what teachers don't teachSeveral days ago, when I worked in my “Rentalan Komputer”, there was a boy came to me and asked for me to type an English homework (a script of drama “Bawang Merah – Bawang Putih”). Type, not do the homework!
Then I did his order to type the homework. But, when I started to type, I found that the sentences were wrong. Almost all of the sentences were wrong in order/structure, diction, and of course, the tense he used. Then I asked whether it was his homework or other people’s homework. He answered that the homework was other people’s homework. The homework of 3rd grade students of senior high school!
By paying attention to that homework and remembering my experiences of learning English at school (several years ago hehehe….), then I made an analysis. I remember something about why sometimes students cannot make good composition / sentences. TEACHERS DID NOT TEACH HABITS!
What kind of habits that I mean here? Let me explain it later.
Several years ago, when I was at school, my teachers didn’t teach me several things such as:

  1. Daily language
  2. Effectiveness of a dictionary
  3. Writing and/or speaking habits

Is it a big problem? For me, YES.
The complexity of curriculum and the width of materials that need to be delivered in the classroom made our teachers some kind of forgetting 3 urgent aspects above. Teachers gave “Language Functions” in the classroom but they forgot to give “How the English speakers speak in the real daily life”. Sometimes students get no new knowledge such as about idioms, proverb, speaking styles, diction, terms, and jargon. This problem was so close to problem number 2 in my points above (Effectiveness of a dictionary).

As we know, our students are sometimes too much dependent on their dictionary. In fact, we must not trust the dictionary 100%. Why? Of course, the dictionary only gives us basic words, which are not always suitable to be used in a certain sentence. Building sentences, in fact, is not only about mastering hundreds of vocabularies, but also about the understanding of context, diction, synonym, words variant, the usage and positioning of words.

I have a funny story about my friend. That time, I was in the 3rd grade of senior high. My friend was asked to translate a sentence “Saya bisa makan” which could be translated into “I can eat” (good English). But he translated into “I poison eat”. How could?

In fact, he used a dictionary to translate the word “bisa”. In Bahasa Indonesia, the word “bisa” has 2 meaning: “poison” and “can”. On the other hands, one of the synonyms of “bisa” is “mampu” (able/capable). So, word in Bahasa Indonesia = word in English, but word in English not always = word in Bahasa Indonesia.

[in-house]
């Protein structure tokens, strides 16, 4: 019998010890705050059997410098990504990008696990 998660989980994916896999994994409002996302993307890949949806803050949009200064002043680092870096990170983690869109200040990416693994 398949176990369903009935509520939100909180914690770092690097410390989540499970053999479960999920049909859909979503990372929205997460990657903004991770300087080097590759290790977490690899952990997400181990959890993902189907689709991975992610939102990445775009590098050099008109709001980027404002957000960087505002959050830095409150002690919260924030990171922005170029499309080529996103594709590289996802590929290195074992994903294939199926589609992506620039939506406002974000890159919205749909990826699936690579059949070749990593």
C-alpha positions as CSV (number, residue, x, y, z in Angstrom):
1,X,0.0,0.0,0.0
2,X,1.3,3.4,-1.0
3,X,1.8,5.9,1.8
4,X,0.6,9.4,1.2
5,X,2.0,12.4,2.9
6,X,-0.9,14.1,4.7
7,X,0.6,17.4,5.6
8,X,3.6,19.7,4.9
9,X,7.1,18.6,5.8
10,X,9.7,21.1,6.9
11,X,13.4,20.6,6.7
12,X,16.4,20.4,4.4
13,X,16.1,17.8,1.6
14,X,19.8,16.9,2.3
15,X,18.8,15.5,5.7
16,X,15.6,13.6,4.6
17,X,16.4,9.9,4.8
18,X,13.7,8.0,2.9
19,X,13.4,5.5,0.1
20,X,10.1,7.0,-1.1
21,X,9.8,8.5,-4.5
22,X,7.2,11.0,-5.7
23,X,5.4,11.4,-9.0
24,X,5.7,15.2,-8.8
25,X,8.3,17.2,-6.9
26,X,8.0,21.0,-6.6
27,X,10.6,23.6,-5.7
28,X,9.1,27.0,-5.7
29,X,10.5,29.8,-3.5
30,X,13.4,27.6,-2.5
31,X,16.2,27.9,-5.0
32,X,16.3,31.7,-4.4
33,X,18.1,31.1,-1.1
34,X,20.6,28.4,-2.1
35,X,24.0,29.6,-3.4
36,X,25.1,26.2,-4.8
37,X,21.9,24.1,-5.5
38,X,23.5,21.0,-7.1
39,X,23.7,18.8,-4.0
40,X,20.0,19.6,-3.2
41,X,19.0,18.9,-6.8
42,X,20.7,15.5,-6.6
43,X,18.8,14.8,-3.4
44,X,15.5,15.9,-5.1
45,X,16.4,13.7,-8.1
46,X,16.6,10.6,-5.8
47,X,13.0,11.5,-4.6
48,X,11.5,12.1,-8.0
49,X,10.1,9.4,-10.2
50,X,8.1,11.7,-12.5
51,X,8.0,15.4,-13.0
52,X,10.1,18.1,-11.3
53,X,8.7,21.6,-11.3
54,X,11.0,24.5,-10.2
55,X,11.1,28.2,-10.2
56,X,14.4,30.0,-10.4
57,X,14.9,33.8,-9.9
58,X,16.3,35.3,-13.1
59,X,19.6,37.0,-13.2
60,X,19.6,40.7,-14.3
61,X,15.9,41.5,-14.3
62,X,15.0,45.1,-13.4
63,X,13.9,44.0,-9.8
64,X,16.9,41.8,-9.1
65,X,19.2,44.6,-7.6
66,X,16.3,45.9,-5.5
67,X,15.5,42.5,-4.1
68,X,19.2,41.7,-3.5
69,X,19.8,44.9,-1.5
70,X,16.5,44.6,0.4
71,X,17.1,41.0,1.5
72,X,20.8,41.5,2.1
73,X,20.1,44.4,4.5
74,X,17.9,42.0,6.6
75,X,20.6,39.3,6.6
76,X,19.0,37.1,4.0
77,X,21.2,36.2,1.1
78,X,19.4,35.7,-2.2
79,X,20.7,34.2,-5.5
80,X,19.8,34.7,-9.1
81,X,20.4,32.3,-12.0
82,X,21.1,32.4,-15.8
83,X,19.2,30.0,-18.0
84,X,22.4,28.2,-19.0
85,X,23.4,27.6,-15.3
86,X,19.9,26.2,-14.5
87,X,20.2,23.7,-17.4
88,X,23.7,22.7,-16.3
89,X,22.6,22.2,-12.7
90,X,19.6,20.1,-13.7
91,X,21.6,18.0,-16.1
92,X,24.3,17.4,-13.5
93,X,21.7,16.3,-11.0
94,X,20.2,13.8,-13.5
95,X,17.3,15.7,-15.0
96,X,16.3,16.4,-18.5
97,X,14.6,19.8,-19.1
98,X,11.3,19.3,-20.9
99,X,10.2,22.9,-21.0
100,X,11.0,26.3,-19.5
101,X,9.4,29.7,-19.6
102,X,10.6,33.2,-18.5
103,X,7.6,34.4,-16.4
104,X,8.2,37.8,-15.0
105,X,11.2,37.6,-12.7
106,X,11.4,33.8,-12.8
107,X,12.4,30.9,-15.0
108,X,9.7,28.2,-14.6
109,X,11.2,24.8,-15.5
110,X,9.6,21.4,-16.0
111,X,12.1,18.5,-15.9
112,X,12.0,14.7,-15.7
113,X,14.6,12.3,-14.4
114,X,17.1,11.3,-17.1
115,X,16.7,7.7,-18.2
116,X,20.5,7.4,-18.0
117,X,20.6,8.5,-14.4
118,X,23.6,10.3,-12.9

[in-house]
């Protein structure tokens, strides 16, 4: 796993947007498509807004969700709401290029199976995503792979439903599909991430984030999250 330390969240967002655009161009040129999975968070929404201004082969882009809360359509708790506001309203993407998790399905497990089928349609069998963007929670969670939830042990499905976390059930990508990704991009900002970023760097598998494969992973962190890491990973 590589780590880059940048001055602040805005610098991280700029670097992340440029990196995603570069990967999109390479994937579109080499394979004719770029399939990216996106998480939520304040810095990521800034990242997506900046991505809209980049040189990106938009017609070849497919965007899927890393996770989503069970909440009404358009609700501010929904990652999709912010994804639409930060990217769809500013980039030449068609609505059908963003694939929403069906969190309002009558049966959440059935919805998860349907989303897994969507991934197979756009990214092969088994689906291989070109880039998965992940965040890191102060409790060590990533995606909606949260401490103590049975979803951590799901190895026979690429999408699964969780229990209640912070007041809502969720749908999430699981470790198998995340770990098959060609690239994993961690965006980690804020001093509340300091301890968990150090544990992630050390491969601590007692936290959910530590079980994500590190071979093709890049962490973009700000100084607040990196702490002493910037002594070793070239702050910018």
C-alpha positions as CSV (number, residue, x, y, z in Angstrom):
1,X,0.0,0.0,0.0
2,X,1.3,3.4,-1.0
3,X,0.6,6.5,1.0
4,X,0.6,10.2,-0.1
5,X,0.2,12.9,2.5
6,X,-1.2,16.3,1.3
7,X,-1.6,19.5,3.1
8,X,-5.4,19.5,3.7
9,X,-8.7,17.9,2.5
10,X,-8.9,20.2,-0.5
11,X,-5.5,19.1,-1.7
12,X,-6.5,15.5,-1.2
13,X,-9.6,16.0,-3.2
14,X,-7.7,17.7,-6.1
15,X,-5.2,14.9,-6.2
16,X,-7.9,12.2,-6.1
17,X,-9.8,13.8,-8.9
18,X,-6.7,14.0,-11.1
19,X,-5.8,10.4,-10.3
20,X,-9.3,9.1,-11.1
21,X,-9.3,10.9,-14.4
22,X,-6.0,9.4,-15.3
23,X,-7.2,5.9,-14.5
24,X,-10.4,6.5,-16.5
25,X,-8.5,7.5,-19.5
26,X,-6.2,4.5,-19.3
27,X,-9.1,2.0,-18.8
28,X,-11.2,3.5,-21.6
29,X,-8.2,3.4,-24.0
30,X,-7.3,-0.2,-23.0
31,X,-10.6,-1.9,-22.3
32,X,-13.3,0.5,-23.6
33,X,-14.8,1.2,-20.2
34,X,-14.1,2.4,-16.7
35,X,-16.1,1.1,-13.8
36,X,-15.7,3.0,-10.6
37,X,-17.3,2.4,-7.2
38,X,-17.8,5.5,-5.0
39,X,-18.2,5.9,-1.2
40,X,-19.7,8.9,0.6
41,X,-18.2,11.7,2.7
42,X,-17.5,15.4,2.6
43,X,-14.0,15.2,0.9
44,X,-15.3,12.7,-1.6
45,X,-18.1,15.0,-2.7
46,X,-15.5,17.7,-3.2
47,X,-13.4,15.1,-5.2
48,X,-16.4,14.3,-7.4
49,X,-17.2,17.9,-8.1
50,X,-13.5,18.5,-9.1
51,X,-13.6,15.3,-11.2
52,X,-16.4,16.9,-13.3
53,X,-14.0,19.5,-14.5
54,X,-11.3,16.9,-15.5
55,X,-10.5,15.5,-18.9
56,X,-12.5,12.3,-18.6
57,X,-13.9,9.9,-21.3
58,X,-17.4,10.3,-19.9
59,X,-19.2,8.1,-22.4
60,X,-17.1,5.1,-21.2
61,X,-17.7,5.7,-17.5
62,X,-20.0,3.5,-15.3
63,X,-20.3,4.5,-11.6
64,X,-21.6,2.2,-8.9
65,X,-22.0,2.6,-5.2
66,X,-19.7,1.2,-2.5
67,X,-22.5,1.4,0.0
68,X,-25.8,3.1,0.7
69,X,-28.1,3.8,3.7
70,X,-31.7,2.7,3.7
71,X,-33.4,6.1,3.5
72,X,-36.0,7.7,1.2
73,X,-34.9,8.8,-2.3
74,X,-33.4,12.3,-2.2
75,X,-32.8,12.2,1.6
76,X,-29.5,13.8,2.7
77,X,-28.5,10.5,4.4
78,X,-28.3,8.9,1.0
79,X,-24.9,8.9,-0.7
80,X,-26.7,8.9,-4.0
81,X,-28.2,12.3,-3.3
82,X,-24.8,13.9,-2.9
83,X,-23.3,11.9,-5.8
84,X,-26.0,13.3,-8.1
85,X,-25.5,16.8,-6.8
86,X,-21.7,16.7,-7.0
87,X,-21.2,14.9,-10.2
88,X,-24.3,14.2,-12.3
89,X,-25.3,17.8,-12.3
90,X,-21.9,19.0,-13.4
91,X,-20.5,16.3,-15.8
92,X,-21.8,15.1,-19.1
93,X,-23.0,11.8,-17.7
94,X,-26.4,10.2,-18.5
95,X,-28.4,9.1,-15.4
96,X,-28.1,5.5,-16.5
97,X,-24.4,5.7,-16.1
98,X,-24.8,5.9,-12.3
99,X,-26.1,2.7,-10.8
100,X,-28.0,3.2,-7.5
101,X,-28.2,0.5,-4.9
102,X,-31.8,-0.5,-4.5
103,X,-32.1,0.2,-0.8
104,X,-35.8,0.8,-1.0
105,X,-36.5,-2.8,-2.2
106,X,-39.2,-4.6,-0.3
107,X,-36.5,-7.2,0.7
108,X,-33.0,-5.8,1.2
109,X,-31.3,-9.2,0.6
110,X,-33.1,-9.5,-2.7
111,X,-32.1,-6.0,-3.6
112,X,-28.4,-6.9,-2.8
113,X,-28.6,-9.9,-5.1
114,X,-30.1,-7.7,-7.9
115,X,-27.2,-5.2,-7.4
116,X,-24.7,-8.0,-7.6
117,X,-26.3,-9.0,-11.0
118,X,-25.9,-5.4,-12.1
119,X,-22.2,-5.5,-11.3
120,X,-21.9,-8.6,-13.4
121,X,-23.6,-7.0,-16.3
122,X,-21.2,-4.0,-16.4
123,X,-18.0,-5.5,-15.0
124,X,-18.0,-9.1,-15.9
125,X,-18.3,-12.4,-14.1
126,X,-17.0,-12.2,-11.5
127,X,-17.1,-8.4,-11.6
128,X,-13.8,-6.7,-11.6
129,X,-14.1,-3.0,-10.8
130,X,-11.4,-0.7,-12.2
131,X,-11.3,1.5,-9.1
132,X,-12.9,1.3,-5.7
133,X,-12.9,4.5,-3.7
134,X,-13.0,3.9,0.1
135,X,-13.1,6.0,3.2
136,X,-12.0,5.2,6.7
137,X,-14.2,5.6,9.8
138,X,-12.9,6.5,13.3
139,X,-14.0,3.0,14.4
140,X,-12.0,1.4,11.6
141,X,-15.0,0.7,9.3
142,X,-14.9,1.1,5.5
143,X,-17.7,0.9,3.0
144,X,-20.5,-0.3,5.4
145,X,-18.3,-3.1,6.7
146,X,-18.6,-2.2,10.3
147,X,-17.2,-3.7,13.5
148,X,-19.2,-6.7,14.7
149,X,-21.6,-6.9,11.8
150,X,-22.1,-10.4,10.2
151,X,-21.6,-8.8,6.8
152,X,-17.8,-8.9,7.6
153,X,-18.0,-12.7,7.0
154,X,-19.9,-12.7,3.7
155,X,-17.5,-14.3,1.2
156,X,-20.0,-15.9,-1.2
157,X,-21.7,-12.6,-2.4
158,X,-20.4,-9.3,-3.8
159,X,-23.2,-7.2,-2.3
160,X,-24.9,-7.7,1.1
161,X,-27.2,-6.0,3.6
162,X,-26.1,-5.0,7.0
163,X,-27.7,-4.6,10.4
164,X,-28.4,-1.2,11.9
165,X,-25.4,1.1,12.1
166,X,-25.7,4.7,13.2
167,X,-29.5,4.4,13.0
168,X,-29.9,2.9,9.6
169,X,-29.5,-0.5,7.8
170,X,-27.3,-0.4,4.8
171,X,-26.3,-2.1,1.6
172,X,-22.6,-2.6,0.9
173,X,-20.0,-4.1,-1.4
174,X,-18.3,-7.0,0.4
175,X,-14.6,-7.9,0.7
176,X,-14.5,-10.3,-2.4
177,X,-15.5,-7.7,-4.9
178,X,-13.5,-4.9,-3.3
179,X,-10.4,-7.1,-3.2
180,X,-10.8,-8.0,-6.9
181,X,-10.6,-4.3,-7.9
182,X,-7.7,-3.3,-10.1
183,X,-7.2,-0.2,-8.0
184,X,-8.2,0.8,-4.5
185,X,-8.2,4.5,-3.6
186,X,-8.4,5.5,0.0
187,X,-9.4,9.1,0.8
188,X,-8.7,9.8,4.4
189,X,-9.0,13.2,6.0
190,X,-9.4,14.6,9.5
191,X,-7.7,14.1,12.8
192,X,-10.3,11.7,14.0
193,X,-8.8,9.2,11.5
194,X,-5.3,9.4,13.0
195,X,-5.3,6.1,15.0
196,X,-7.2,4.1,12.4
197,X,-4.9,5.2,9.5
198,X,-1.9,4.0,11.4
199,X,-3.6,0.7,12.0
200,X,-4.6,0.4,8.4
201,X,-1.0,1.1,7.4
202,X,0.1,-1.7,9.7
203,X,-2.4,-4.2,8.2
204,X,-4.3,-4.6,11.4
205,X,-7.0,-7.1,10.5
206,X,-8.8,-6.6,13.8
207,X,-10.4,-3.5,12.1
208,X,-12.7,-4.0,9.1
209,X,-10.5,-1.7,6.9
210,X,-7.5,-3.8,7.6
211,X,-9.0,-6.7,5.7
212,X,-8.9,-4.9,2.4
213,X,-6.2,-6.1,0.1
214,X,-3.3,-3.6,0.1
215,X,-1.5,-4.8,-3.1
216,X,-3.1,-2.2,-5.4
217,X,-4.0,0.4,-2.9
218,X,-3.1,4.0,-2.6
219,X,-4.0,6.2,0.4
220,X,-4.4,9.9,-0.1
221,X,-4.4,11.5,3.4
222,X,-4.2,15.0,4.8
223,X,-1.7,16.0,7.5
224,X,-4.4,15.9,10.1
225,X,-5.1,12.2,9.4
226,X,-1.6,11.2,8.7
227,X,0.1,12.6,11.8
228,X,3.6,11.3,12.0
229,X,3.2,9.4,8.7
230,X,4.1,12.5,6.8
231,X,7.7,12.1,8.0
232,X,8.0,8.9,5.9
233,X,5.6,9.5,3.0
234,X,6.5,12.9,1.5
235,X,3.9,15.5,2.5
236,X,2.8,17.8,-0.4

From this story, I hope that we can conclude that if someday we need a help from dictionary, please re-check whether the word we need is true. Is it that we need? Find the synonym if it’s needed to ensure ourselves.

Back to my first case about “Bawang Merah – Bawang Putih” script that I had to type. Besides couldn’t find good structured sentences, I found that the name of the characters was translated into English. I didn’t know, whether the teacher of the student explained which word might be translated into English and which one might not, or not. But I found on that script, the name of “Bawang Merah” was translated into “Red Onion” and “Bawang Putih” became “White Onion”. So far I know, the name of people, place, native culture/food/animal, cannot be translated into any other languages.

OK, I won’t analyze all English problem I found in my surrounding. Let’s move to my 3rd point. Writing and/or speaking habits that not often be taught/accustomed made our students confuse to practice their English although they got a lot of “Language Functions” lesson. They only able to use their knowledge to answer the test. But they couldn’t construct the real daily conversation well. They could answer “How to agree”, “How to express disappointment”, but they couldn’t make a narration/story/describe something with their own sentences.

So, what we actually can do?

Step number one: give our students new knowledge about daily conversation. Try to introduce “What the hell is this?” to substitute “What is this?” or “What’s happening?”.
Try to use “Is everything running well?” to substitute “Are you OK?”.
Try to teach new expression you can get from TV program/movies on TV. Leave your handbook for a while.
Try to compare a good sentence (the structure, the tense) with daily sentence that sometimes avoiding the right writing method but still can be understood.

Step number two: explain the effectiveness of a dictionary and how to use it effectively, so that the students get no wrong translation as I featured above. Ask your students to re-check their translated word, both from Indonesian to English and from English to Indonesian.

Step number three: make an activity that can improve your students’ ability in speaking and writing. You know more about the most suitable activity for your students (because you know more your students’ characters and condition, especially their level of English skill).

  1. zen
    April 26, 2011 at 10:32 am

    That’s right, bro

  1. No trackbacks yet.

Leave a Reply

Fill in your details below or click an icon to log in:

WordPress.com Logo

You are commenting using your WordPress.com account. Log Out /  Change )

Google+ photo

You are commenting using your Google+ account. Log Out /  Change )

Twitter picture

You are commenting using your Twitter account. Log Out /  Change )

Facebook photo

You are commenting using your Facebook account. Log Out /  Change )


Connecting to %s

%d bloggers like this: